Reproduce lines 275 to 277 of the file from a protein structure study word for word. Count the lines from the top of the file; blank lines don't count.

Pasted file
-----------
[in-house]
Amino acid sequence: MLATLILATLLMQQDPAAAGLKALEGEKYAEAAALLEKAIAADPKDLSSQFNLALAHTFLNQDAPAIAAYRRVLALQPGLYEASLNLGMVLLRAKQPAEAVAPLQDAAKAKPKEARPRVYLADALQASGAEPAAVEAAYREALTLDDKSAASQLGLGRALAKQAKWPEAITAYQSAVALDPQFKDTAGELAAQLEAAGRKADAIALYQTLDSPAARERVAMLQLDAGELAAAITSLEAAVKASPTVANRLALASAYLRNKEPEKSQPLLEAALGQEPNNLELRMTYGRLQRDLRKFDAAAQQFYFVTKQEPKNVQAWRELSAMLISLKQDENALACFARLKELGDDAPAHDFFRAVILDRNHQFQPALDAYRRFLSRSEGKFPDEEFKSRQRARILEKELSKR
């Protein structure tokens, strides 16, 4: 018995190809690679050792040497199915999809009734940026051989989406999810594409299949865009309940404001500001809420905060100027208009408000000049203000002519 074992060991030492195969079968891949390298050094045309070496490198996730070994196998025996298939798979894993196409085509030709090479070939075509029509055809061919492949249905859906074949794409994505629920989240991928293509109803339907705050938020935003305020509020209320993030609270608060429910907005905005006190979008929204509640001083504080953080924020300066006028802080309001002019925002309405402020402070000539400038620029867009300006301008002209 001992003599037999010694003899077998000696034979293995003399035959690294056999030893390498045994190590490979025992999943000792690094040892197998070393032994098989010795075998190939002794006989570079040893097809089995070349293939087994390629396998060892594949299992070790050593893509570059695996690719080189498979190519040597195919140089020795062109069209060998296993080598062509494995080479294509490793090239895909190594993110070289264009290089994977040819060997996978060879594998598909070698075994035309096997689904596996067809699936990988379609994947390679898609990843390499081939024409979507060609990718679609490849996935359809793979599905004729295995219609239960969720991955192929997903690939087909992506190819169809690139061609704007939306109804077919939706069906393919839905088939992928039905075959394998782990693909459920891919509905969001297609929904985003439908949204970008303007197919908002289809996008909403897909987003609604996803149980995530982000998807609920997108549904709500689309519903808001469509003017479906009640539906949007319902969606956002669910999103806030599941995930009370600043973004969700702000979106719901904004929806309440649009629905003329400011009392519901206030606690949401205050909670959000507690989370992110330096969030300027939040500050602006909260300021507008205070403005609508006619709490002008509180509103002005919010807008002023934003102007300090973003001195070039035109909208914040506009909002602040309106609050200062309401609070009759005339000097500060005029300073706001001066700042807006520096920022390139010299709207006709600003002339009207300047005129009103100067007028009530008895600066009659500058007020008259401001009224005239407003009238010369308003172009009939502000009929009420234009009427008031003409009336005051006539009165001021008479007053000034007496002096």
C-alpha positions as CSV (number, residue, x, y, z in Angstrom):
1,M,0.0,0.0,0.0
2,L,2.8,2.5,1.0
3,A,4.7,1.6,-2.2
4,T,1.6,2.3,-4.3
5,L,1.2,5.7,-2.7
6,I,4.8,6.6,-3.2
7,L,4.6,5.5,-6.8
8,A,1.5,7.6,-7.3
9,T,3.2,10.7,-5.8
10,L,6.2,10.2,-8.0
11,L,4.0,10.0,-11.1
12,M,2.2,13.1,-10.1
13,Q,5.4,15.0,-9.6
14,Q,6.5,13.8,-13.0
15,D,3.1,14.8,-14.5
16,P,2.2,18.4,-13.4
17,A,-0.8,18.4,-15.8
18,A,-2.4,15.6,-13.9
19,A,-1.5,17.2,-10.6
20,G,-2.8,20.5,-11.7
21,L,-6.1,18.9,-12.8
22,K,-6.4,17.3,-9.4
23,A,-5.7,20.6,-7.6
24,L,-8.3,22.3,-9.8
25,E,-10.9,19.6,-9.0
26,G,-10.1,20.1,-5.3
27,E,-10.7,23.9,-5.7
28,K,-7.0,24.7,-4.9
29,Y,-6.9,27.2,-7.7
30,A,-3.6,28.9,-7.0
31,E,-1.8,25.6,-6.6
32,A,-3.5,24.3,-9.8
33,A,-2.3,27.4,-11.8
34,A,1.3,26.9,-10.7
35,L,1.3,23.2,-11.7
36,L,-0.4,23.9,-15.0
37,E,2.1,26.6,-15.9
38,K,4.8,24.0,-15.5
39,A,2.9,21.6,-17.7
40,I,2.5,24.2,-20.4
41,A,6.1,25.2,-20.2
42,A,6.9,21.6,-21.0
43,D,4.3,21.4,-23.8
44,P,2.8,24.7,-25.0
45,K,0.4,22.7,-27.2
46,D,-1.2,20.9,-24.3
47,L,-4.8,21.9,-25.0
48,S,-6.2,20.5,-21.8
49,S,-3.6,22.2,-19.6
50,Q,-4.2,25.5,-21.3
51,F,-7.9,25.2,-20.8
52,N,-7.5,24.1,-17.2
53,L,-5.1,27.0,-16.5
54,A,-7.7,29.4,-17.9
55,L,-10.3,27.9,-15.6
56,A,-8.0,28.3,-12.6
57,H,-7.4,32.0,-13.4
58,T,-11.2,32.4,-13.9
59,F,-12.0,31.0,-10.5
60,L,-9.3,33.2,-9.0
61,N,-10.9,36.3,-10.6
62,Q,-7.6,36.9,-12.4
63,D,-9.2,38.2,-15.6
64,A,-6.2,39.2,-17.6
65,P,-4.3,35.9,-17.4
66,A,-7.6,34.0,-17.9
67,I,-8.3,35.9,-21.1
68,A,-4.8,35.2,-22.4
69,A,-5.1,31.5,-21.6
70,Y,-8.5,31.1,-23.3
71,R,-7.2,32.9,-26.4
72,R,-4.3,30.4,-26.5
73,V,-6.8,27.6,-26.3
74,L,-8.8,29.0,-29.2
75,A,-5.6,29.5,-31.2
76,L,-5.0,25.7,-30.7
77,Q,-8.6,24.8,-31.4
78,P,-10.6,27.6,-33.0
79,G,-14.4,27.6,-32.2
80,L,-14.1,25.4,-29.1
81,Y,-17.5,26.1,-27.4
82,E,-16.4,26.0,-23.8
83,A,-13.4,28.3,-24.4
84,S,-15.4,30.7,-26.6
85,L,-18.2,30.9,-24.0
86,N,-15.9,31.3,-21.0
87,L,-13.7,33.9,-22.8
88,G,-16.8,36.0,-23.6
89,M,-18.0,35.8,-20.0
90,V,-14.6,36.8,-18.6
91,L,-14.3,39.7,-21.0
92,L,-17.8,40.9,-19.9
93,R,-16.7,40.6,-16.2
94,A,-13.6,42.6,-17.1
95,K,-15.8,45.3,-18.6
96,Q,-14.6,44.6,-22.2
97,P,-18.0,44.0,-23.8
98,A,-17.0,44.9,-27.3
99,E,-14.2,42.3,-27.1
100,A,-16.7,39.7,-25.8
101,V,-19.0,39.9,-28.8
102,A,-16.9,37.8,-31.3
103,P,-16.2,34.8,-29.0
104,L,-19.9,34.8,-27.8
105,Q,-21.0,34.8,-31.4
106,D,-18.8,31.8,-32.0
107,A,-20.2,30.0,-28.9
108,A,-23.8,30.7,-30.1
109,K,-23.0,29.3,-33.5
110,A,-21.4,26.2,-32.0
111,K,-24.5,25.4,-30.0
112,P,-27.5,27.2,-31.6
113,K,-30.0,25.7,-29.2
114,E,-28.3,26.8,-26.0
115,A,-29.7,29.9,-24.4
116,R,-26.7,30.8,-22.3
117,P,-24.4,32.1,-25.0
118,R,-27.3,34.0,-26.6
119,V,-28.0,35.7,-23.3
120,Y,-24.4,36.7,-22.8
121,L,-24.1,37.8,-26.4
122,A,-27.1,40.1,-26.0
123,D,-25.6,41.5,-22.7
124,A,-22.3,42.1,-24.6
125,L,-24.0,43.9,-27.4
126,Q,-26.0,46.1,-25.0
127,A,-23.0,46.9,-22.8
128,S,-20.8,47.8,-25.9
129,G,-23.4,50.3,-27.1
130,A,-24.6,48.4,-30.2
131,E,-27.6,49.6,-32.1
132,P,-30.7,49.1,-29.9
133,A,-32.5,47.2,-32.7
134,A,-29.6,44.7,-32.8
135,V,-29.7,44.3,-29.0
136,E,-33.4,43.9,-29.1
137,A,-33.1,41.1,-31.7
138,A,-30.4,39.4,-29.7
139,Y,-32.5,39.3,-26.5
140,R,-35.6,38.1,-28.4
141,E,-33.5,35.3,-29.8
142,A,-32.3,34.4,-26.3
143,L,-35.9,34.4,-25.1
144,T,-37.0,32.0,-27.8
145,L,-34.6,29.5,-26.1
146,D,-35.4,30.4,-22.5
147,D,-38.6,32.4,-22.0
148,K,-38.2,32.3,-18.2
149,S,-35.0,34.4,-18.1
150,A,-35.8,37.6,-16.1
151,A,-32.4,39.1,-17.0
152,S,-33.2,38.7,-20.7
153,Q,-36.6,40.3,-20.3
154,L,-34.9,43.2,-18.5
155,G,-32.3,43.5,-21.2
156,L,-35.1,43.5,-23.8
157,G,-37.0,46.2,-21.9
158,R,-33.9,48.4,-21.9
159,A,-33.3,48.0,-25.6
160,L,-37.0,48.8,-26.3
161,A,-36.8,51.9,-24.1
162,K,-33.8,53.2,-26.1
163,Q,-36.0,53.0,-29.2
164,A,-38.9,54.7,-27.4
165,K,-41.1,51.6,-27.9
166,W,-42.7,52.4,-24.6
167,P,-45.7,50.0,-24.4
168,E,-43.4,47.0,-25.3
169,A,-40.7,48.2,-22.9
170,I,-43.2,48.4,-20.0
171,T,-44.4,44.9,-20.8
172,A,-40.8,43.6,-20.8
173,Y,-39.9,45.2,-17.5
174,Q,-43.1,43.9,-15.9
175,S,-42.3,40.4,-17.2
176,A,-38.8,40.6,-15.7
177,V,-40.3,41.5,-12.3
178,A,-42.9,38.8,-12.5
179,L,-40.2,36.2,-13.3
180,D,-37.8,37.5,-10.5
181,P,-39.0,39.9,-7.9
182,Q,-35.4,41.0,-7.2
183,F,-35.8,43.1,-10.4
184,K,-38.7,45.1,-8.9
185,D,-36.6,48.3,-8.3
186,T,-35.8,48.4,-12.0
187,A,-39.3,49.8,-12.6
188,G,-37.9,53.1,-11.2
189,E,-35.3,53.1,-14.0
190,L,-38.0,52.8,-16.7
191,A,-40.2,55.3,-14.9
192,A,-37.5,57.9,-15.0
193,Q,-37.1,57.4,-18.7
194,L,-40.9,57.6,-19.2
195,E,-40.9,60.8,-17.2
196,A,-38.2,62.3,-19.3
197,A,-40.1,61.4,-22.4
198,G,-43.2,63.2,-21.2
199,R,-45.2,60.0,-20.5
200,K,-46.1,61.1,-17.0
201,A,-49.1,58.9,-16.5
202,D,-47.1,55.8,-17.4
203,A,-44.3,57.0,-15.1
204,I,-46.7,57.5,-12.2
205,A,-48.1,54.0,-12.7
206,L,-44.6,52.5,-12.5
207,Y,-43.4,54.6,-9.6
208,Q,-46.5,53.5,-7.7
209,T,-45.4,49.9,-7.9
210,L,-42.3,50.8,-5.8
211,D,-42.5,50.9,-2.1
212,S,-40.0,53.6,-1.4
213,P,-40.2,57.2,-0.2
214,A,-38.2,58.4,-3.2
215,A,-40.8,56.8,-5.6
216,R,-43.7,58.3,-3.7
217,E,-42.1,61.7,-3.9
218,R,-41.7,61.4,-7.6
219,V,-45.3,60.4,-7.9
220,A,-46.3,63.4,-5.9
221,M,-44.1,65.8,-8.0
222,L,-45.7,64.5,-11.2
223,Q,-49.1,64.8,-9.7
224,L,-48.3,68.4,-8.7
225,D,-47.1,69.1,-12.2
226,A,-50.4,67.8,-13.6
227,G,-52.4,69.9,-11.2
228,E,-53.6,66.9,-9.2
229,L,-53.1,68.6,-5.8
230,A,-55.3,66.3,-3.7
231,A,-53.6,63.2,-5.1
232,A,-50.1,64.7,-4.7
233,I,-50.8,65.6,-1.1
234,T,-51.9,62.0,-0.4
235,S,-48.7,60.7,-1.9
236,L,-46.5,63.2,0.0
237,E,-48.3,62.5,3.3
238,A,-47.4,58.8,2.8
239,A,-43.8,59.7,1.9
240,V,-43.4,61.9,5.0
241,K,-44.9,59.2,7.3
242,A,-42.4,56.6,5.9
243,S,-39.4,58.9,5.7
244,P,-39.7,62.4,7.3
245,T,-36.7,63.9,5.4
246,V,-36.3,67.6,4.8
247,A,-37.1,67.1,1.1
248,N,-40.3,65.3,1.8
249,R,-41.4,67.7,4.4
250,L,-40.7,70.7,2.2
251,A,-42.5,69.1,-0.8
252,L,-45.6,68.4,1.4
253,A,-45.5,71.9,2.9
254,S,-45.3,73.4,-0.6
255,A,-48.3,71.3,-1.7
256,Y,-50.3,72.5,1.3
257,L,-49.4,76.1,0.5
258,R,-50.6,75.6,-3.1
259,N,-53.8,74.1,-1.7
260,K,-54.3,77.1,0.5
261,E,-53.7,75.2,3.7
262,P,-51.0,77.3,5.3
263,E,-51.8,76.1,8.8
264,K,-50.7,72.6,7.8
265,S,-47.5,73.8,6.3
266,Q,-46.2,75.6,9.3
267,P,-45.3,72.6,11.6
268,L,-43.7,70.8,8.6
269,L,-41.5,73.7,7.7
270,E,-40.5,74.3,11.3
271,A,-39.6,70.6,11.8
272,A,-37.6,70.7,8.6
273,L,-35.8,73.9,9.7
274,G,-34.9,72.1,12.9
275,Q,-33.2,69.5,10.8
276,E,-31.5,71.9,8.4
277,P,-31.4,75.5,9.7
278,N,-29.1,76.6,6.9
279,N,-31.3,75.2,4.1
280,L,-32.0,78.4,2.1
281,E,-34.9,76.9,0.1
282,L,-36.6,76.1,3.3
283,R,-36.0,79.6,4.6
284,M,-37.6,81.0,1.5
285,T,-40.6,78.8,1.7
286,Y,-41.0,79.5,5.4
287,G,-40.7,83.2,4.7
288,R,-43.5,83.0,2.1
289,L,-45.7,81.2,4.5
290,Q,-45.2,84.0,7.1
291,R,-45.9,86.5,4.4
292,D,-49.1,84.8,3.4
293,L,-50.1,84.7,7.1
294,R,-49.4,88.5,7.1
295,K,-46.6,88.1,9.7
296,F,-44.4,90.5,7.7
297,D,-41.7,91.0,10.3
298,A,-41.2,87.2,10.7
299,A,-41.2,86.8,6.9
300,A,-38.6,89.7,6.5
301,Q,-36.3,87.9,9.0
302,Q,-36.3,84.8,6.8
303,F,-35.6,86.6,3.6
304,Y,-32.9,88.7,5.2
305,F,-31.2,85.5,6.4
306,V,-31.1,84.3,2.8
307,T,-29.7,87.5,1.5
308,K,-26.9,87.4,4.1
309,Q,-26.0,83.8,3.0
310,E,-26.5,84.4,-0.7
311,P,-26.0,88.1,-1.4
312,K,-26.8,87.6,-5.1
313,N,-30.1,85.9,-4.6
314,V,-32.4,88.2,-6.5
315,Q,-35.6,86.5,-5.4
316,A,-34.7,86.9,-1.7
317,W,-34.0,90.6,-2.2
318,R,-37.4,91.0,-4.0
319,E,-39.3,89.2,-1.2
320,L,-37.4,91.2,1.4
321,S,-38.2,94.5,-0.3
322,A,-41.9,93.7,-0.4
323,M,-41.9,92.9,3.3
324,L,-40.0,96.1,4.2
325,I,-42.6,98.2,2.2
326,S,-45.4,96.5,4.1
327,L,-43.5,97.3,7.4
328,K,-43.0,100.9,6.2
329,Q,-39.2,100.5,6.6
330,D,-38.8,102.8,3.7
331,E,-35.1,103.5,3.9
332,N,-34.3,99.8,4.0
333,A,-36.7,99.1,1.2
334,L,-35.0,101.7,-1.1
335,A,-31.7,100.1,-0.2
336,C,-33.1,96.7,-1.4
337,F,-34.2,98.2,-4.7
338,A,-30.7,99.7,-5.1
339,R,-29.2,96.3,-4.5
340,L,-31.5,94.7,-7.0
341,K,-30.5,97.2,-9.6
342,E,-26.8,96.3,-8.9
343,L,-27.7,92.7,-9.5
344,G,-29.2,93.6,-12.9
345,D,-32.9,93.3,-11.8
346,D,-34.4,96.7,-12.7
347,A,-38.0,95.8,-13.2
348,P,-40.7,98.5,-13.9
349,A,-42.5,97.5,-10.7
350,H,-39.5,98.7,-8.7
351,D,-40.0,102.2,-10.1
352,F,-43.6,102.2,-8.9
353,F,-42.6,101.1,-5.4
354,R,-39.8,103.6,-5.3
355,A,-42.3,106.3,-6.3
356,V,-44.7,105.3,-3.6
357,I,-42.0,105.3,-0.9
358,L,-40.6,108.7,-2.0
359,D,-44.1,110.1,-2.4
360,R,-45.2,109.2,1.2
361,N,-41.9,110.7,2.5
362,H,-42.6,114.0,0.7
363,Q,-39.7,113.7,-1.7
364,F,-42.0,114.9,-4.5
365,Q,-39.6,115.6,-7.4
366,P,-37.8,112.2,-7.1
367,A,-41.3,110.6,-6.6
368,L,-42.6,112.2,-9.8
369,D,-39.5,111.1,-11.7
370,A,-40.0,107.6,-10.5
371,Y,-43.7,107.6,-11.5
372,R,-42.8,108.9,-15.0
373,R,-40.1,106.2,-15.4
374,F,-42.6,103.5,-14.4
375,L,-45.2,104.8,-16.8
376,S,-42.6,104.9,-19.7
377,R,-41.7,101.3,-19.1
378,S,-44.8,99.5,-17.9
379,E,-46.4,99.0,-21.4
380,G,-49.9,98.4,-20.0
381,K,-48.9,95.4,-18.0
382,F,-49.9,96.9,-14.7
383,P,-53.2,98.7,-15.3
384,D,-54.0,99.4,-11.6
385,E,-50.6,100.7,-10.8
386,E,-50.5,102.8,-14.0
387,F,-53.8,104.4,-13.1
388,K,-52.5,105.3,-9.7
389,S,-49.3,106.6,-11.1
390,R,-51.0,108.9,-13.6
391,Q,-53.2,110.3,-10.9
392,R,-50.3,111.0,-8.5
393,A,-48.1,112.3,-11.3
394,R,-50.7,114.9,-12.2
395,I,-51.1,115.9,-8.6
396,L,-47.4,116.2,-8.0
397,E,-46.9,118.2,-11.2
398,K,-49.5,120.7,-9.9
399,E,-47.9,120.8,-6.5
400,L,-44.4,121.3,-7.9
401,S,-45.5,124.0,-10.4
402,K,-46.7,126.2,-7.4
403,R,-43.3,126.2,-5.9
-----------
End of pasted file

271,A,-39.6,70.6,11.8
272,A,-37.6,70.7,8.6
273,L,-35.8,73.9,9.7